Here are some tips before, during and after the interview that’ll fine tune your performance and eliminate some anxiety.
Before the Interview:
- Write Down Your Strengths. Knowing your strengths gives you confidence and reminds you why you’re suited for the position. Create a list and memorize your best traits so you’ll be ready to talk about them during an interview.
- Learn Everything About the Company. The best way to show interest in the position and be prepared for questions is to research the company thoroughly. Check out its website and social media. Know its philosophy and mission. Most importantly, be familiar with the job description that was provided.
- Practice Your Speaking Skills. It’s easy to talk fast when we’re nervous. Work on answering questions to yourself in a slow, steady tone. Stand in front of a mirror to read your facial expressions. It never hurts to speak with a smile.
- Take Care of Yourself. Feeling good physically can be just as important as feeling good mentally. Get plenty of sleep the day before. Eat breakfast so you’re not distracted by a gurgling stomach, and sip water before the interview to relieve a dry mouth.
- Come With Questions. When an interviewer asks if you have questions, there shouldn’t be crickets chirping. Employers like to see interest, so think of investigative questions you can ask that’ll help you determine if this job is the right fit.
- Update Your Social Media. No, I don’t mean posting a status about your nervousness and asking for advice on the perfect outfit. Check your social media accounts to make sure everything is professional and your accounts reflect your professional goals. Pay special attention to LinkedIn, since this is the first place employers will go to check you out. They may even base their hiring decisions upon what they see; 89 percent of recruiters have hired from LinkedIn.
During the Interview:
- Use Your Best Etiquette. Without being too stiff, remember to mind your manners and act professionally. Correct your posture, maintain eye contact and refrain from fidgeting or nervous habits. Avoid slang and short phrases.
- Think Before You Speak. It’s OK to gather your thoughts for a few seconds before answering a question. That way you have time to provide the best possible answer rather than just rushing into it.
- Keep Your Hands Busy With Note-Taking. If you’re still nervous and your fingers are itching to do something, carry a notepad with you and take notes when the interviewer provides interesting points or descriptions. This shows attentiveness and may help you listen better.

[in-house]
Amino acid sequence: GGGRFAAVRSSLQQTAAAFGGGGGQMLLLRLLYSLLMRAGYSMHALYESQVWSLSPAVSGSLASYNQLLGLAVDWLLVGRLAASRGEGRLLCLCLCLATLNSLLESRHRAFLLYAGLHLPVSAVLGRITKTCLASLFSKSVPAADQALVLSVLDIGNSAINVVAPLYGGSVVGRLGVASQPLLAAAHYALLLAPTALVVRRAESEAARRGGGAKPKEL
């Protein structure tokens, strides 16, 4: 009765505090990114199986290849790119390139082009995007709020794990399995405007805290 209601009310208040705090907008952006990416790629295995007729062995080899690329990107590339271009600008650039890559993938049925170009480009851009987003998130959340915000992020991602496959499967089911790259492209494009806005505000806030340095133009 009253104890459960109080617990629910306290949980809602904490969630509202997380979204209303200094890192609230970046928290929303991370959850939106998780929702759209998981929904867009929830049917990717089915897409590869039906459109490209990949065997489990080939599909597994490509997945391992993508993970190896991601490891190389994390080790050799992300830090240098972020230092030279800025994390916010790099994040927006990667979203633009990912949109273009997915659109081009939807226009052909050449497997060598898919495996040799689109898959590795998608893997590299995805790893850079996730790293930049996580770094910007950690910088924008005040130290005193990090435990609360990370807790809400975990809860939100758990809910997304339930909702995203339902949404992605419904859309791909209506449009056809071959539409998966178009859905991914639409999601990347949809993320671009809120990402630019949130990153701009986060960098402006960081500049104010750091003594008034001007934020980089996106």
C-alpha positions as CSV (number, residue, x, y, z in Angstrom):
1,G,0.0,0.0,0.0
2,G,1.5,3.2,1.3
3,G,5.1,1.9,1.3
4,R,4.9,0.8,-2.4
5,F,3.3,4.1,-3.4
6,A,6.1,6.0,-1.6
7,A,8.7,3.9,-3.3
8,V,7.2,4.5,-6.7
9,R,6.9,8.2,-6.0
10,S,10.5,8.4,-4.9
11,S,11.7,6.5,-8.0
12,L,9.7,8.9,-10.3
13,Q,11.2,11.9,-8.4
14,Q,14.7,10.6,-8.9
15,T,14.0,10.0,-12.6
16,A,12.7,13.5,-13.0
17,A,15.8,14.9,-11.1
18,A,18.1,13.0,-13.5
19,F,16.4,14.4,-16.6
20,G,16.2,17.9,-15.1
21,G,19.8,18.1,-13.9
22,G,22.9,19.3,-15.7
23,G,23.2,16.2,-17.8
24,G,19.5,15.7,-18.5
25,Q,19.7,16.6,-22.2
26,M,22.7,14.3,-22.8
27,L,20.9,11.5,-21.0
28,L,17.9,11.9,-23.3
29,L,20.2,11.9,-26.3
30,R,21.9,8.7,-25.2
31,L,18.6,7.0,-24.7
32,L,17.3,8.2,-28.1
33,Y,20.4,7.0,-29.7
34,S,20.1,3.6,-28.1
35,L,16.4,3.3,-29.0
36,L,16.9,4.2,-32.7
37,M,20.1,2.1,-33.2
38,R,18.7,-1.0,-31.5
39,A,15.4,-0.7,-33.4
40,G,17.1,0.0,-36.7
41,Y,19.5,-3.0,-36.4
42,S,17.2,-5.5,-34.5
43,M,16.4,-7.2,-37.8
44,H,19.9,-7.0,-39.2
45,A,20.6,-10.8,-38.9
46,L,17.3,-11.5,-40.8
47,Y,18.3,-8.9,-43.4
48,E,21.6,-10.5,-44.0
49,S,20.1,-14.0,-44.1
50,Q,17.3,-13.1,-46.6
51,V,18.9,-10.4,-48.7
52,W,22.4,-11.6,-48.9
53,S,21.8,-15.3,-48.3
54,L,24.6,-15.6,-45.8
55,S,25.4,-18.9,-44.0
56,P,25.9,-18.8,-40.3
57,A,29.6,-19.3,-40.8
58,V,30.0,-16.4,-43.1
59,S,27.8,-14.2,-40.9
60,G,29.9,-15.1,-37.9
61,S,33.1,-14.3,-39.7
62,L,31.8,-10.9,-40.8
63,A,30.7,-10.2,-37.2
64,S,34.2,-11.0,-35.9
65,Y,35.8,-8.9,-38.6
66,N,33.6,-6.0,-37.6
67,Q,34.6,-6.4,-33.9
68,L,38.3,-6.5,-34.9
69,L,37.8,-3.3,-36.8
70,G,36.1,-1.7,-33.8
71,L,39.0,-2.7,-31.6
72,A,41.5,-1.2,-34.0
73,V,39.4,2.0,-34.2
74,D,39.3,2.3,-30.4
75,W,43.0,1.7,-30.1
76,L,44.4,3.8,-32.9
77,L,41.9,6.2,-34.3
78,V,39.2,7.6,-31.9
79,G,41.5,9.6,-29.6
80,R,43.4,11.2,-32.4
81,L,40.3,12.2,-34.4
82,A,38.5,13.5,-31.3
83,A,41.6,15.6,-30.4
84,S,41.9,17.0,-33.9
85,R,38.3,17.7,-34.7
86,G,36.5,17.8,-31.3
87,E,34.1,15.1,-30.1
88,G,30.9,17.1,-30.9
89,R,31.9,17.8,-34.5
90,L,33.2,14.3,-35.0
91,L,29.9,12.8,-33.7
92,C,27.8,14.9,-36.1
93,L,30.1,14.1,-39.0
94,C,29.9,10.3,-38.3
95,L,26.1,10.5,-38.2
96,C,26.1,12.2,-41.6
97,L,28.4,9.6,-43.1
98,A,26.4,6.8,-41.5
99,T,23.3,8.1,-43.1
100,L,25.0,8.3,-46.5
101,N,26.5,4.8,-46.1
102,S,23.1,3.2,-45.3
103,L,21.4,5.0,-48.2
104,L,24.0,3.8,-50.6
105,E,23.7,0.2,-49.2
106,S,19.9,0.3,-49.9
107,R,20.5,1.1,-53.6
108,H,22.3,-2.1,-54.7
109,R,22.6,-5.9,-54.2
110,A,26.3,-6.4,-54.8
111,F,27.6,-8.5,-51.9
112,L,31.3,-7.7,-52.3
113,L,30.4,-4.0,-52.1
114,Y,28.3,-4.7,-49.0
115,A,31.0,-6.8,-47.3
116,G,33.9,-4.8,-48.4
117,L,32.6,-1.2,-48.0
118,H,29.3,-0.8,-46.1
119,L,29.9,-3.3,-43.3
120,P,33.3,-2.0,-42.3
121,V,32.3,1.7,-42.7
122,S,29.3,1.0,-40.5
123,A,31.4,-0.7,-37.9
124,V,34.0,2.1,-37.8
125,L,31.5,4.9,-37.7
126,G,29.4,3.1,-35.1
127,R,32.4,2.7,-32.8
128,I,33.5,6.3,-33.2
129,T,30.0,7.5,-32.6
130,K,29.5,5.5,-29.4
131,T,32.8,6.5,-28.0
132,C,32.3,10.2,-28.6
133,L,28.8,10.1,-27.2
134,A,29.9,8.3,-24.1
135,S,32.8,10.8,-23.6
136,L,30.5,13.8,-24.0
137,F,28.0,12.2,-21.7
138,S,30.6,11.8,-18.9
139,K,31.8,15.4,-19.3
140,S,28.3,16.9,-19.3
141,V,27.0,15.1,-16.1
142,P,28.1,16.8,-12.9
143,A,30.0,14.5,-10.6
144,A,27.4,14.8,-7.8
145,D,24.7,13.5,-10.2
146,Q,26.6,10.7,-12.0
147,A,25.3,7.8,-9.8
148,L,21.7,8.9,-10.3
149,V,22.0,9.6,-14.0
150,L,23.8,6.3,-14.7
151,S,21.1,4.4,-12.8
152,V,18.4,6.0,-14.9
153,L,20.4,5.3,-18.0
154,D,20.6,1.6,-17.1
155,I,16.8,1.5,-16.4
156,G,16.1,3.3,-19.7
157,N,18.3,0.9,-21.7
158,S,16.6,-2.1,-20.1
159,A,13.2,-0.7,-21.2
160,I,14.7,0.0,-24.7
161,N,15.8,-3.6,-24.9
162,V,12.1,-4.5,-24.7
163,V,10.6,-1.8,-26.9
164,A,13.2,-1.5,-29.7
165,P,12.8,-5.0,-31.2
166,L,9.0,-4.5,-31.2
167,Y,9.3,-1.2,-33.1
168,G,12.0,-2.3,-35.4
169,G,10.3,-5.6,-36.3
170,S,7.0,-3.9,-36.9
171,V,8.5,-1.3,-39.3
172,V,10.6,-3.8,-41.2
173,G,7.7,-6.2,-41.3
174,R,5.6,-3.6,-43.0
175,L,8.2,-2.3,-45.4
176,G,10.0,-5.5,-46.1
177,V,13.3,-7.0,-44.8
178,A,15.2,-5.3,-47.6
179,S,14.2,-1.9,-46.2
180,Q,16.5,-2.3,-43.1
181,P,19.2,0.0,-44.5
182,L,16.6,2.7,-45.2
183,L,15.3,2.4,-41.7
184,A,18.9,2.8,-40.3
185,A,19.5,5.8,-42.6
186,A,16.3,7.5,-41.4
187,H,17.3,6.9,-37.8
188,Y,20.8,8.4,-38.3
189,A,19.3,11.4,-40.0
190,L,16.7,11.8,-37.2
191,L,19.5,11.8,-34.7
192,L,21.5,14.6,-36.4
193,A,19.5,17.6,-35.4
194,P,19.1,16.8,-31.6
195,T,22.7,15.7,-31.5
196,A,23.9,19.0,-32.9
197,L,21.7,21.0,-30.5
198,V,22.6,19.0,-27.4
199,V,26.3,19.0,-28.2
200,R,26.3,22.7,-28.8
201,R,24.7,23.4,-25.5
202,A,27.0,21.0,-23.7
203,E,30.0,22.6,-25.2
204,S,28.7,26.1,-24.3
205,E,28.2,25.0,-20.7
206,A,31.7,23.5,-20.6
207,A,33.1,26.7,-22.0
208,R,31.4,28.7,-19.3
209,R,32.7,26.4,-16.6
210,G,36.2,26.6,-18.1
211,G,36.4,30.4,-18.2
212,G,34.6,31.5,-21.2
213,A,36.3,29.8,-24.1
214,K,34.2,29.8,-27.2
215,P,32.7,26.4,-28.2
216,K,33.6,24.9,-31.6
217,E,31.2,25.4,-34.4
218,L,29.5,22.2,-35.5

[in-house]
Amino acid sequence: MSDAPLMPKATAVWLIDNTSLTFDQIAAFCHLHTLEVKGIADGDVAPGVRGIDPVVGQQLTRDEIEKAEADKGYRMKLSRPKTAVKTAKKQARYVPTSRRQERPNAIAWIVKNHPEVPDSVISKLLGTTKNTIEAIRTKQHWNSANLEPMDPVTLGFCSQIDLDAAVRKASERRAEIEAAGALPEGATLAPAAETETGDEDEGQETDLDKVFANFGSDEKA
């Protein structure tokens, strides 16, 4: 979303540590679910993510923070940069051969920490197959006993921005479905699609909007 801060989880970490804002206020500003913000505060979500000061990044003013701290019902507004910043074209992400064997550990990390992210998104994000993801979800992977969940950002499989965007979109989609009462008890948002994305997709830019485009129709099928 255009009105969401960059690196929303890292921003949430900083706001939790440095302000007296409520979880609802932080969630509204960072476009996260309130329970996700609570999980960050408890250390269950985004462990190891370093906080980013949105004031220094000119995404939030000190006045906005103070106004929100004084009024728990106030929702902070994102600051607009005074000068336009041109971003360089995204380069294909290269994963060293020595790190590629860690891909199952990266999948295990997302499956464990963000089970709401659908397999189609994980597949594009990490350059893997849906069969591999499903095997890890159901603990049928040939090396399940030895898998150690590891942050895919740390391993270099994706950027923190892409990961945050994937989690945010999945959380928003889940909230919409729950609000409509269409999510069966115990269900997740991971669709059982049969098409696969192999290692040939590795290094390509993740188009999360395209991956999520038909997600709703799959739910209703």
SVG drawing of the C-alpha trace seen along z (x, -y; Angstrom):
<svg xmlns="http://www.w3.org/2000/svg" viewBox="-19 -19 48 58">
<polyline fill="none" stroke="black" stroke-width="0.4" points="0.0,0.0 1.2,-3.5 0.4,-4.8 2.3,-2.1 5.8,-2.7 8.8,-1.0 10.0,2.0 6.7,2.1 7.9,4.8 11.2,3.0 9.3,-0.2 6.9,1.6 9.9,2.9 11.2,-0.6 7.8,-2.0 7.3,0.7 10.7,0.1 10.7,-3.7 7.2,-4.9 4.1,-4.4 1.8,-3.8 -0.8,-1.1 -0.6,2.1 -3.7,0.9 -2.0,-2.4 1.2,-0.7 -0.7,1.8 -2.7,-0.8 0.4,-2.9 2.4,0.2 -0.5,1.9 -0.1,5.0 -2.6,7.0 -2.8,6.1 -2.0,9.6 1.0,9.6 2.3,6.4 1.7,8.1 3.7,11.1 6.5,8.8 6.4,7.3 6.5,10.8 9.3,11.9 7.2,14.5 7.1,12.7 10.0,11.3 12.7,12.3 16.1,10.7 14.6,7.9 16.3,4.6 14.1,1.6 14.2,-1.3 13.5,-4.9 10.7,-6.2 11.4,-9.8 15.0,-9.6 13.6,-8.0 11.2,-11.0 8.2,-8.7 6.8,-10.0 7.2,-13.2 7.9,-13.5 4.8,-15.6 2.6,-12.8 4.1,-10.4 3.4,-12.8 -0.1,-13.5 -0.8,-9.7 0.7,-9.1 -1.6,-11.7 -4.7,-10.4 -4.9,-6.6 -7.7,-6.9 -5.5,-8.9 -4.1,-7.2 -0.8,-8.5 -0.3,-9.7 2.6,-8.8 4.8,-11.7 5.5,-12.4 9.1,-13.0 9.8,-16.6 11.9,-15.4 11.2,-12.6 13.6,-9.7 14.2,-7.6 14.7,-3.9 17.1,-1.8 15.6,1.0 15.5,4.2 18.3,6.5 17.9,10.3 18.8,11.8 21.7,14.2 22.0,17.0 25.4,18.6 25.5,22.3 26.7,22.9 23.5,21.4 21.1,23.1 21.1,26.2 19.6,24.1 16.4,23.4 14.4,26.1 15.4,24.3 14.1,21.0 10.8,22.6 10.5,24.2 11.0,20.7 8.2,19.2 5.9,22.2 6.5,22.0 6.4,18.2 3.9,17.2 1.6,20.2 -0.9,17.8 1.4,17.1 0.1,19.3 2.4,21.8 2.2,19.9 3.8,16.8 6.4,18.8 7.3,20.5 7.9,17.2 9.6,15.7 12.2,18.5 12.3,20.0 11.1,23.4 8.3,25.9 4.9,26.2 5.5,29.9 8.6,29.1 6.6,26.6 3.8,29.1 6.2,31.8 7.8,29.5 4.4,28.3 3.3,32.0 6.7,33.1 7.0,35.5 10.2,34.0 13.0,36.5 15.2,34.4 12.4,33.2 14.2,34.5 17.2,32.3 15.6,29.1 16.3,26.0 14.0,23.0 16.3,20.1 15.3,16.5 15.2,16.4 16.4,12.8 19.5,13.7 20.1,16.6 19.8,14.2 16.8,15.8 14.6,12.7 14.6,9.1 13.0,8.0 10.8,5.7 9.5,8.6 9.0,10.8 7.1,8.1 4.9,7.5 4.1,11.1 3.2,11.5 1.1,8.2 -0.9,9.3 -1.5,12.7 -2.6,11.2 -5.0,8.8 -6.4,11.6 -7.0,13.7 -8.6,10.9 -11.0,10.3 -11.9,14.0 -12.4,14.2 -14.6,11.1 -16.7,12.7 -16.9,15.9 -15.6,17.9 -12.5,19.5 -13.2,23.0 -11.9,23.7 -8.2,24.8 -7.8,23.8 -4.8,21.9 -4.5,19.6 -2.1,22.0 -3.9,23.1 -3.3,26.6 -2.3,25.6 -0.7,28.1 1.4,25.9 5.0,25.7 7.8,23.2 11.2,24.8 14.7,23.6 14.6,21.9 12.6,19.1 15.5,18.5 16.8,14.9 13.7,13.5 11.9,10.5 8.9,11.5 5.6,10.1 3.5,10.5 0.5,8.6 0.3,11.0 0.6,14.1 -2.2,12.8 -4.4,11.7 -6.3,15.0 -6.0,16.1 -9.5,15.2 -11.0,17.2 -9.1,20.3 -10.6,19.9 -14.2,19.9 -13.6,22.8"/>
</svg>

- Be Open and Prepared for Direct Questions. You may be asked to talk about difficult subjects like your weaknesses. It’s OK to have them, but spin them in a positive light. Don’t let your shortcomings bring down your mood. Don’t forget to prepare for off-the-wall questions, either.
- Show Positive Energy. Let the interviewer know that you’re passionate about the position and excited to be there. Flash a smile and relax into the conversation. Remember that the interviewer wants you to succeed. He or she isn’t betting on you to fail.
After the Interview:
- Thank the Interviewer. Let this person know that you appreciated their time. A thank you note makes a nice touch and helps you stand out among other applicants.
- Recap Your Interview and Make Notes for Improvement. Once you get home, replay the interview in your mind. What did you say that was good? What could you have improved on? Type up your notes so that you’ll be even more prepared for next time.
- Tailor Your Follow-Ups. The follow-up is a classic part of the process, but each one should be different. Just like you might tailor your resume or cover letter, compose a follow-up email or letter specific to the person that interviewed you.
- Make Connections if Possible. Maybe you spoke to a few other employees or even interviewees while waiting for your turn. Don’t let the conversation stop at small talk. See if they have a professional profile you can follow. You never know where those connections may lead.
- Keep Searching for New Jobs. Even if this was your best interview, even if you’ve never been more confident about this job, continue searching for a new one. Nothing is final until you get the call, so pursue as many opportunities as possible so you have something to fall back on.
****Campus to Career thanks to Sarah Landrum for these great tips!!****
About the author: Sarah Landrum recently graduated from Penn State with degrees in Marketing and PR. Now, she’s a freelance writer and career blogger sharing advice on navigating the work world and achieving happiness and success in your career. She’s also the newest addition to the Campus to Career family, serving as a featured contributor on a regular basis. You can find her tweeting during boring speeches @SarahLandrum